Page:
It proposes to allocate a number of strategic sites in the period up to 2038.
According to officers the site could actually deliver 2,300 new homes, but they believe only 1,000 could be brought forward during the plan period.
The site was previously considered during the preparation of the adopted plan (in March 2018), but was rejected due to land ownership uncertainties and infrastructure concerns relating to access, impact on the M23 and sewerage.
However officers say the site is now being actively promoted and work is being progressed to address these concerns.
The proposed development would include accommodation for the elderly, employment land, new primary school, village centre containing shop and community facilities, improved linkages to the cycling and walking network and mitigation to reduce the impact of the scheme on the High Weald Area of Outstanding Natural Beauty to the south.
Developments on Crawley’s boundary has been a sore spot for the borough in recent years.
Back in 2016, when discussing 600 homes and a new hospice at Pease Pottage, one councillor suggested they should ‘march our tanks on into Mid Sussex’.
And when permission for a gypsy and traveller site was granted near Copthorne in 2019, Crawley council leader Peter Lamb suggested that ‘anything Mid Sussex don’t want they usually build on Crawley’s border’.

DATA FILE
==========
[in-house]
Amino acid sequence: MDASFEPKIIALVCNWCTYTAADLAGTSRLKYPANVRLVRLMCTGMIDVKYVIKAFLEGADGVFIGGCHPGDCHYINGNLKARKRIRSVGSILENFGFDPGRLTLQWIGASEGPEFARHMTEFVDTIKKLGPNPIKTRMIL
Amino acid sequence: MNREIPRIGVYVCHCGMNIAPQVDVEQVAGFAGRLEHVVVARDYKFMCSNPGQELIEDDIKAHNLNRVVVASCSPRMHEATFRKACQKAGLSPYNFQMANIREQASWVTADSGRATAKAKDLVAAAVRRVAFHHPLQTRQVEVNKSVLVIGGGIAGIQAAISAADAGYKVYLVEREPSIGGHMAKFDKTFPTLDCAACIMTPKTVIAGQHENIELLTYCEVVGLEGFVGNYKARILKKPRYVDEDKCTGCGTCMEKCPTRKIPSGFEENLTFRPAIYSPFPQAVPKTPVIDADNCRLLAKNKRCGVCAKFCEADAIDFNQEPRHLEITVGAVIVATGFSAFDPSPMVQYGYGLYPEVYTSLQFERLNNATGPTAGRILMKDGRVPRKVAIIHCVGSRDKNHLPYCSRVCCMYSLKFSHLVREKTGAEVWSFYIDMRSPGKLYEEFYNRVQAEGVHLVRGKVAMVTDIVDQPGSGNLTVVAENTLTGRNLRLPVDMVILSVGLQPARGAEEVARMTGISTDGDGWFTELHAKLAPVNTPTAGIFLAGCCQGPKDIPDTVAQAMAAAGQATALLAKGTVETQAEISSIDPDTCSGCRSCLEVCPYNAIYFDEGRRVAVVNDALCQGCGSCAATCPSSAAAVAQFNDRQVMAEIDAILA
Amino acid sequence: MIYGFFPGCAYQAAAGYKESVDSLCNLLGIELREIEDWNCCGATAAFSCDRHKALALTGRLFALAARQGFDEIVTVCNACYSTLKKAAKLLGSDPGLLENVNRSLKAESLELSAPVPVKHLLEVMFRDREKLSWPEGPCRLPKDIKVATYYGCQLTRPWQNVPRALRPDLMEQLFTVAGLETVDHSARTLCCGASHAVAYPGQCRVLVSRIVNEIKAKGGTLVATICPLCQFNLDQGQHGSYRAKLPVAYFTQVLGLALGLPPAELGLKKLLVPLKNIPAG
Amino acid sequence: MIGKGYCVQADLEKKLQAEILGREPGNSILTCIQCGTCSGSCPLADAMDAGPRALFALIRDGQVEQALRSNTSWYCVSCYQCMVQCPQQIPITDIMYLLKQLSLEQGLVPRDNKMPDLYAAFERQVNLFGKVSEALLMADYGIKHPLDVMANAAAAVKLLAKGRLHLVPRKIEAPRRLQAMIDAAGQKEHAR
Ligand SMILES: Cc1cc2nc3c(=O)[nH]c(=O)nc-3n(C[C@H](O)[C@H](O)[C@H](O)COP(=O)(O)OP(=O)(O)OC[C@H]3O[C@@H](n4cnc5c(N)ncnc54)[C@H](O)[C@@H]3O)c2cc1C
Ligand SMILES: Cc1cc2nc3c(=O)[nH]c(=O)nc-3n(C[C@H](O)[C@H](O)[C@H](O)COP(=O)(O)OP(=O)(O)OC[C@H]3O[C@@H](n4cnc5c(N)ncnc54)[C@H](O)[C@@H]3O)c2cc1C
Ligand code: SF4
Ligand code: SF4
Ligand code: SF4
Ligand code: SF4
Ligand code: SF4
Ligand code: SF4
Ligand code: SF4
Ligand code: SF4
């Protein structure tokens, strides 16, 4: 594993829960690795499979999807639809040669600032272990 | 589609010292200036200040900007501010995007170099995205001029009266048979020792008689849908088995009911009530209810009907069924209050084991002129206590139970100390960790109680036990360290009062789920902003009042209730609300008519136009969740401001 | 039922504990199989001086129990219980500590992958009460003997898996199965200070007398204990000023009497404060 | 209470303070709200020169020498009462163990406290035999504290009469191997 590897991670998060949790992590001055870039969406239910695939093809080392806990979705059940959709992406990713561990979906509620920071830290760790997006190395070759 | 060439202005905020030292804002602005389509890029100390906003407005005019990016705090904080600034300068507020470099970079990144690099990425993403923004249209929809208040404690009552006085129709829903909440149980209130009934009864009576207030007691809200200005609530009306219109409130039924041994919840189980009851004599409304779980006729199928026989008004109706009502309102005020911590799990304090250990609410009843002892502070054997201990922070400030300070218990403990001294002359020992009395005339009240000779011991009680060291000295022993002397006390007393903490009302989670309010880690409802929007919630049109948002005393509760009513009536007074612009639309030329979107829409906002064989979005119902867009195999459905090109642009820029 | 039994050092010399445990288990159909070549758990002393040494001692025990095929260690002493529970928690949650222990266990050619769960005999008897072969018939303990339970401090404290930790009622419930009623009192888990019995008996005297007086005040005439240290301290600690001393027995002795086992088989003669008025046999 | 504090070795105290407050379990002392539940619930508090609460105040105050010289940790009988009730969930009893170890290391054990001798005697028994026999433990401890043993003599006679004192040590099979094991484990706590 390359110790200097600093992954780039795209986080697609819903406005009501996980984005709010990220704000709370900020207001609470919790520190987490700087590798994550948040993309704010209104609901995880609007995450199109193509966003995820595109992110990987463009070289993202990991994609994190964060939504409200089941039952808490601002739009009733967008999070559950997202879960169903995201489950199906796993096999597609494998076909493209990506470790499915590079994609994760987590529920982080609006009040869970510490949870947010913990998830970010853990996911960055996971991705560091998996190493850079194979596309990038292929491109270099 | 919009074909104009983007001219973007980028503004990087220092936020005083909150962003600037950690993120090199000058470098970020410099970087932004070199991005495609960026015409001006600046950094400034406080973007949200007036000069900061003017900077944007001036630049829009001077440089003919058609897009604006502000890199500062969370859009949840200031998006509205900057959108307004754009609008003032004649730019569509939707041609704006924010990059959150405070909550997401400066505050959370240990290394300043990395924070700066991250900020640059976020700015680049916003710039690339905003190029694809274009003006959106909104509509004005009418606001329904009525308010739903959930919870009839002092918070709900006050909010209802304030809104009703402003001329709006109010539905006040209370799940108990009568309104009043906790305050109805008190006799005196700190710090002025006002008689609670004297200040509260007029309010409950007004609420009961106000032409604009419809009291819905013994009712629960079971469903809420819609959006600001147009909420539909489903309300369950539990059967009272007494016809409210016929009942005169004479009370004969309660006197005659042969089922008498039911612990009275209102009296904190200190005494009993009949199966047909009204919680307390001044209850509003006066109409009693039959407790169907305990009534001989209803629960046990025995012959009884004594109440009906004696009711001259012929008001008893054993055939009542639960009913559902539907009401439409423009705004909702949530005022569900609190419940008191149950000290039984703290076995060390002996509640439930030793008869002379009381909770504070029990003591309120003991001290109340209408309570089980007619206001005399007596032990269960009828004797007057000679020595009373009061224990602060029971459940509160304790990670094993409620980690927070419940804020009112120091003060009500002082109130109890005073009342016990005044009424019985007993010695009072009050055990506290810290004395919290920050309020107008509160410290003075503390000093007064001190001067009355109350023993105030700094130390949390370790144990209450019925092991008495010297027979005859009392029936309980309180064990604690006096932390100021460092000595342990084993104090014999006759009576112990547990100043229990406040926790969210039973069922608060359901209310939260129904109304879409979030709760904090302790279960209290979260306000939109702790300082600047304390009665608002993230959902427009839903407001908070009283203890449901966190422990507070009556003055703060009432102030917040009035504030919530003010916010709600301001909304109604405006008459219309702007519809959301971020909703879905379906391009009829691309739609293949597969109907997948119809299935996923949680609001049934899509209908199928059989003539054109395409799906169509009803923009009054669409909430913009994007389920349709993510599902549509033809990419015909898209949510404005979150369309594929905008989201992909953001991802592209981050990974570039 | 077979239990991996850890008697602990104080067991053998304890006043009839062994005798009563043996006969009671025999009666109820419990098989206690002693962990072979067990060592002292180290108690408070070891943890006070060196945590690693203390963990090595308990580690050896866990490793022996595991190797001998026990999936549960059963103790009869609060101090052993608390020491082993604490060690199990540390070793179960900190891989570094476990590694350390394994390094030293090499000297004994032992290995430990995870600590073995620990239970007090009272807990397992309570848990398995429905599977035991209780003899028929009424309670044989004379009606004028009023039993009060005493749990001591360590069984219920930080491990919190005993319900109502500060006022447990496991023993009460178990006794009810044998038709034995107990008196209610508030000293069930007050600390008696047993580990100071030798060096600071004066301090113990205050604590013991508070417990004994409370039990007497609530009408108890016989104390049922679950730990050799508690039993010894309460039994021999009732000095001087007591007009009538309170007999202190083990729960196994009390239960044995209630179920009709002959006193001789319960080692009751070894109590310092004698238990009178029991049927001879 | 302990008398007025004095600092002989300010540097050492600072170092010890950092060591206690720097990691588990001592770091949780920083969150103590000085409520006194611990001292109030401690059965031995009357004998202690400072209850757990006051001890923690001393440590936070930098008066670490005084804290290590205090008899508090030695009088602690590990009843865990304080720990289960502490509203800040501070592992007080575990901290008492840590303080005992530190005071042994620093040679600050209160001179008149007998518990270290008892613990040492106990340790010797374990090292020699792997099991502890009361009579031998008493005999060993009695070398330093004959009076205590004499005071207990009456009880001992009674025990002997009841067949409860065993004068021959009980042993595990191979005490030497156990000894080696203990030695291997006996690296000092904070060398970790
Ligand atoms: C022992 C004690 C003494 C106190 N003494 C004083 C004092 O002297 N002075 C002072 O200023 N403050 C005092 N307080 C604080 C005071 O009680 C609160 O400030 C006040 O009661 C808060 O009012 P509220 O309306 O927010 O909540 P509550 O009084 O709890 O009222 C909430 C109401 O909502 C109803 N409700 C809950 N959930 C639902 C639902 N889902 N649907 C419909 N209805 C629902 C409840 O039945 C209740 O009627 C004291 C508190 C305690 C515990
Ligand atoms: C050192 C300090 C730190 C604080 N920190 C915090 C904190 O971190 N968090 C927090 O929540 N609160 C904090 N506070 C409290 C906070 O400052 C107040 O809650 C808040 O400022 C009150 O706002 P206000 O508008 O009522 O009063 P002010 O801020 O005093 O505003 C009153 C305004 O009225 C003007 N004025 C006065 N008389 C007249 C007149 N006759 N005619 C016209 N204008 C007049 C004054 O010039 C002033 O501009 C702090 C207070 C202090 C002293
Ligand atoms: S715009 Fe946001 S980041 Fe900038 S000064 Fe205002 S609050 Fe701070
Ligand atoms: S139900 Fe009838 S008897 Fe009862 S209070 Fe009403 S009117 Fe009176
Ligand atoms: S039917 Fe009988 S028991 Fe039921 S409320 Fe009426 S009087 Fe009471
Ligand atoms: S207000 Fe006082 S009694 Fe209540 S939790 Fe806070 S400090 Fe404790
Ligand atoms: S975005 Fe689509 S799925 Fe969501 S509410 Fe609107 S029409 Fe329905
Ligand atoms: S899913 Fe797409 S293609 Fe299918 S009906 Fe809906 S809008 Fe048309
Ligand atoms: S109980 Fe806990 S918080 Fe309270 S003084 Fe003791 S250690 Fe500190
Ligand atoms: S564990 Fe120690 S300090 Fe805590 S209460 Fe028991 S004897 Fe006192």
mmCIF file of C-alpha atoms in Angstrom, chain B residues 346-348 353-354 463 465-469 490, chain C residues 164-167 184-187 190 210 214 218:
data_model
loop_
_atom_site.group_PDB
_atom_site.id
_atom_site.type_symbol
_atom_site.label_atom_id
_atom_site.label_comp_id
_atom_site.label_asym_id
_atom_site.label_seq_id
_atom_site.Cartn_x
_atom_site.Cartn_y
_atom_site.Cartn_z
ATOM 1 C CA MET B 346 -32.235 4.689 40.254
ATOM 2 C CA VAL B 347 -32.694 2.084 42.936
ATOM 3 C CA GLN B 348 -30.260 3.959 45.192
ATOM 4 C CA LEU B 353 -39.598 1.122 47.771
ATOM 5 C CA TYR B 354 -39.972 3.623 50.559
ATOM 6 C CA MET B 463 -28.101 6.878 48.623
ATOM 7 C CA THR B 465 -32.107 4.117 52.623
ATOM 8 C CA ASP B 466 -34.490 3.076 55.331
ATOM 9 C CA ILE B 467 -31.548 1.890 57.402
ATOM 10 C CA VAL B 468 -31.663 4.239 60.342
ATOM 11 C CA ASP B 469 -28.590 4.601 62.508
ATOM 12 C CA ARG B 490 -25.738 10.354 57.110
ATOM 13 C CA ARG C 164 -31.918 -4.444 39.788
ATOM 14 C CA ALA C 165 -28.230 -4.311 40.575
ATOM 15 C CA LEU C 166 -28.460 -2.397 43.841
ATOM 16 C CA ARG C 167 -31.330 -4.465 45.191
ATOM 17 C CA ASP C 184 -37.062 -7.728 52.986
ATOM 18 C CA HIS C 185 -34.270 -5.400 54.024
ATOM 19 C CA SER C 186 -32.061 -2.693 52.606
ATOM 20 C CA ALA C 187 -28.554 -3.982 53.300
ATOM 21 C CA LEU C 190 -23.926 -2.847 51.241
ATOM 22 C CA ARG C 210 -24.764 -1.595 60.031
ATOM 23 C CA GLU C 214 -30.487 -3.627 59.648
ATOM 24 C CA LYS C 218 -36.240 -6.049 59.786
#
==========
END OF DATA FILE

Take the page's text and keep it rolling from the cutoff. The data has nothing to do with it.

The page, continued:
Meanwhile Homes England is promoting a 10,000-home development at West of Ifield on land within the Horsham district.
Responding to the latest proposed allocation, Mr Lamb said: “Crawley Labour’s manifesto makes it clear we will oppose every boundary development which fails to meet the town’s needs.
“Over the last decade, Crawley has seen its neighbours building on its boundaries at Kilnwood Vale, Copthorne, Pease Pottage and along Rusper Road, and we are already fighting off a development West of Ifield which would see the town expand by a quarter.
“While far smaller in scale, our experience shows that these developments consistently create housing local residents can’t afford, with an absence of council properties, and infrastructure so poor that the residents are dependant upon Crawley’s services without paying council tax for their upkeep.
“So long as that remains the case, developers will face stern opposition any Crawley Borough Council administration with Labour members.”